|South Route: Tuesday, April 1st – Greasewood to Ganado|
Last night we were treated to a lovely welcoming dinner by the local chapter house. While we were eating, Chapter President Franklin Gishey told us about one of the long-standing issues in this area. There is a wash between Apache and Navajo counties that has been promised federal money for a bridge for many years – and that money has not been forthcoming. We will make sure we put that in our Manifesto notes for Washington!
We were also treated to a couple of Navajo songs by two very lovely Elders Mary Chee and Rita Begay. The ladies invited us to a couple dance around the chapter house. Dennis also had a number of walkers get up and tell their story of how any why they joined the walk – which was certainly entertaining.
This morning Elder Mr. Sangster offered the burning of cedar to bless all the staffs, and then the walkers were invited to bless themselves with the cedar smoke as well. I will add again how appreciative we all are of the incredible warmth and hospitality we have received since coming into the Navajo Nation – it's really been humbling and fills this walker's heart with deep gratitude. We set out around 7:30 – walking away from the chapter house and down the quiet road towards Ganado. Our walk started out fairly chilly, but the wind wasn't an issue for us today!
We completed about 12 miles before lunch – which was an amazing potluck of meat stew, rice and salad, along with both frybread and tortillas! All courtesy of the Cornfield Chapter House. We were also greeted by nearly 20 local folks who hung around to talk with us walkers and mingled with the crowd while we ate. That is always really fun for us and gives us a sense of place as we travel our miles – so thank you all for that!
After lunch we had about 5 miles left to complete and within about a mile of that Elder Marcella rejoined us to take us on to our drop point. Marcella walked with us for a few miles the day before yesterday – she is a fireball! At 86 she requires the assistance of having a Longwalker on either side of her, but she moves! She will start running if she feels she is getting to far behind and likes to keep right up with the pack. She completed those last 4 miles with us and then stayed and talked with us for a while before we headed onto the shuttle bus and into Ganado. Another blessed day on the road!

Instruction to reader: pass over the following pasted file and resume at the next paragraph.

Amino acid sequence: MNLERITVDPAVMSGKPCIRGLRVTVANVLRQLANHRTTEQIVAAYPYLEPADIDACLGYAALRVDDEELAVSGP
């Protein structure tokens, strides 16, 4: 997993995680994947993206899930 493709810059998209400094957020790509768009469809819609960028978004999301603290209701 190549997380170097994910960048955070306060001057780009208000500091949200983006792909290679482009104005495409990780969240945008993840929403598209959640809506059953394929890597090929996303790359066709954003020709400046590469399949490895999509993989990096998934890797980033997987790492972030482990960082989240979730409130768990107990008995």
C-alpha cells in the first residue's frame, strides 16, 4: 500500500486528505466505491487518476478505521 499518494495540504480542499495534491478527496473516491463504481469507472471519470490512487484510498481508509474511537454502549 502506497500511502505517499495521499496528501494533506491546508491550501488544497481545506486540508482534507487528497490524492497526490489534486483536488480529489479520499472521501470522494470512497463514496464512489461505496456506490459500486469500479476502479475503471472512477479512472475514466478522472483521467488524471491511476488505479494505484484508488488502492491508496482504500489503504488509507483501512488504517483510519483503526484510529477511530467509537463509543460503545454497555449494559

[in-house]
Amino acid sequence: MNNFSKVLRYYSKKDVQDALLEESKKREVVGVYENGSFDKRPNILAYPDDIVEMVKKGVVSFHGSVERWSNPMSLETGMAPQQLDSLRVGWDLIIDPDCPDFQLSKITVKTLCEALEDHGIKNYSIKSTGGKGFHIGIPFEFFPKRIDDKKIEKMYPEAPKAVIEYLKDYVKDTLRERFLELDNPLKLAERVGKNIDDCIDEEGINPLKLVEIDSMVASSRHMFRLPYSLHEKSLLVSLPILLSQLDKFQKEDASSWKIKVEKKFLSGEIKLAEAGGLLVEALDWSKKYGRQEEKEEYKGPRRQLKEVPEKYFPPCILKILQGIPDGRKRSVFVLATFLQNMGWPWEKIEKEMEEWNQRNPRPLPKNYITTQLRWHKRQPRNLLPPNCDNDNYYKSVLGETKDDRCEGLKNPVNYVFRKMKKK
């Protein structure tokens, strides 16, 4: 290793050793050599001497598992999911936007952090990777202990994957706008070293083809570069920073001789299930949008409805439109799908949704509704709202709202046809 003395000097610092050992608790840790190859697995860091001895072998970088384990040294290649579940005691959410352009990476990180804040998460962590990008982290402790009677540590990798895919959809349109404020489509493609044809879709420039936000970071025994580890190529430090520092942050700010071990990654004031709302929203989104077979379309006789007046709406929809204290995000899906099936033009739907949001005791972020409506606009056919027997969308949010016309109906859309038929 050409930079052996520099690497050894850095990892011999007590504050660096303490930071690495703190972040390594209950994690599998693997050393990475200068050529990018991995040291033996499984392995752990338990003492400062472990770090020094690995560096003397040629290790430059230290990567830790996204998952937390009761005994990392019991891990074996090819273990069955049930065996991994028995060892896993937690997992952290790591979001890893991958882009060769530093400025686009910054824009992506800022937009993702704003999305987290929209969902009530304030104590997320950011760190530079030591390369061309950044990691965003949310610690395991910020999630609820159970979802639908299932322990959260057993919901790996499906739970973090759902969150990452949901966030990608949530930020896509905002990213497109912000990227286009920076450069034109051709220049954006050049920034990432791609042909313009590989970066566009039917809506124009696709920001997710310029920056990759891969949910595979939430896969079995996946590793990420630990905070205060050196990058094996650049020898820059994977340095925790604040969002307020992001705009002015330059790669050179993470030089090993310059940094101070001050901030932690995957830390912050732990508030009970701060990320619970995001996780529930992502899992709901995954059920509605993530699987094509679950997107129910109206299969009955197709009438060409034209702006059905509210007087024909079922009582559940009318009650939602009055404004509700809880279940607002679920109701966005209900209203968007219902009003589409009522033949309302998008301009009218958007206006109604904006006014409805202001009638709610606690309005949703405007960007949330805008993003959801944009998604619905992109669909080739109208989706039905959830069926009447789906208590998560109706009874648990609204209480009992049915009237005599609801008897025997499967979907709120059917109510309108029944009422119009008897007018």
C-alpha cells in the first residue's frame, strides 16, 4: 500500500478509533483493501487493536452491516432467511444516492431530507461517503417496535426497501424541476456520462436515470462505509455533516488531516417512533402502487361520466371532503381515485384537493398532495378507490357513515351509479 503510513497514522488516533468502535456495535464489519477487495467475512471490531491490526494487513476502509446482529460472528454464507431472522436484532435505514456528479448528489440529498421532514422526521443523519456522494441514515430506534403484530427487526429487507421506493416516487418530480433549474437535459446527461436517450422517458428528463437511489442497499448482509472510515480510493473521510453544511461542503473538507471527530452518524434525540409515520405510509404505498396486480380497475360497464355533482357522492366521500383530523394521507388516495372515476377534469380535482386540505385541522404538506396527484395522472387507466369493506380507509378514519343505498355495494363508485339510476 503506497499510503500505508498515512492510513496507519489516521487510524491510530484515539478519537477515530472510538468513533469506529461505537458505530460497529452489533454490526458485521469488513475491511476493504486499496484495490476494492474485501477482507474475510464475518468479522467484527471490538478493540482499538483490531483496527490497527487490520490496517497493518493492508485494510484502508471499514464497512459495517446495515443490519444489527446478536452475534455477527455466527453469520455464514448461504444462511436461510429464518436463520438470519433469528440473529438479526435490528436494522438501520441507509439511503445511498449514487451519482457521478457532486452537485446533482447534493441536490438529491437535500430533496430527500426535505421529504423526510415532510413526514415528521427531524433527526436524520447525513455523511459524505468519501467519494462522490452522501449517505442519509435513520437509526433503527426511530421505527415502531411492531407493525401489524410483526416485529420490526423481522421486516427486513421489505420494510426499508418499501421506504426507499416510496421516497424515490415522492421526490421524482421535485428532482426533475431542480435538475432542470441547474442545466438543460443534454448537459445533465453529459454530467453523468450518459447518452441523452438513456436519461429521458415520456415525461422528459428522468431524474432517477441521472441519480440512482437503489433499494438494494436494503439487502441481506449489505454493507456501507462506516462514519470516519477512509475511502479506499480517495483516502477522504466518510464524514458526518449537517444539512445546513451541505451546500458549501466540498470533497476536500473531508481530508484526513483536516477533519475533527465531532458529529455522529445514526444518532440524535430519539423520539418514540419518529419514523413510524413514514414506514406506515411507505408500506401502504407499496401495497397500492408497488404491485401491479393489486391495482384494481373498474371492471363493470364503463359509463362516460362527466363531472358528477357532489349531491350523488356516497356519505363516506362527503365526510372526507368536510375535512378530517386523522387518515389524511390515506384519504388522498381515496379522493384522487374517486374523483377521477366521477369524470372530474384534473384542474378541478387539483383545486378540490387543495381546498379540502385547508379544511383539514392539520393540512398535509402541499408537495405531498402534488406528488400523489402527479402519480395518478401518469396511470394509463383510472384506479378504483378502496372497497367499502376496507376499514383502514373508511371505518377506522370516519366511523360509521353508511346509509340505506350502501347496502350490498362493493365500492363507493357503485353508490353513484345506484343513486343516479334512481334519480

I want to take a moment to give a shoutout to our road coordinator Larry Bringing-Good – who maps out our route for us, lets us know where to stop for breaks and makes sure we have lunch ready at our lunch stops. We just completed our first four walking days since the Grand Canyon and everything has been really smooth, so thank you so much for that.
Here's a walker quote from Marek: “This is just the beginning, so I'm slowly waking up. I look around and see many, many miles ahead. We are 7 or 8 weeks on the walk and it's still a small portion! Everyday is a smaller lesson to be a Walker, and it's still not finished. Maybe it takes more than 1 walk across these United States. The other night, the sweat leader, a Navajo man, he wanted to meet Dennis Banks for 30-40 years. He had read many things about him, heard him speak, and we are here so he invited Dennis to his sweat lodge. And we were there with these AIM leaders. He waited 30 years for this. I am just a child on this road, I'm not in a hurry. I'm happy to be in the desert and we're lucky to be here on days like this.”
And this from our runner Kid Valence, who (along with Ammon Russel) covered a little over 11 miles for us today! “It was a beautiful, flat run with only slight up and downhills – just enough to make it interesting. We saw sheep and white-faced cows crossing the road in front of us – very cool.”
Oh – and we picked up a new walker on the road today – Patrick, a Navajo man who grew up in the area we are walking through but has been living up in Humboldt county, he met up with us at one of our rest stops. Welcome Patrick!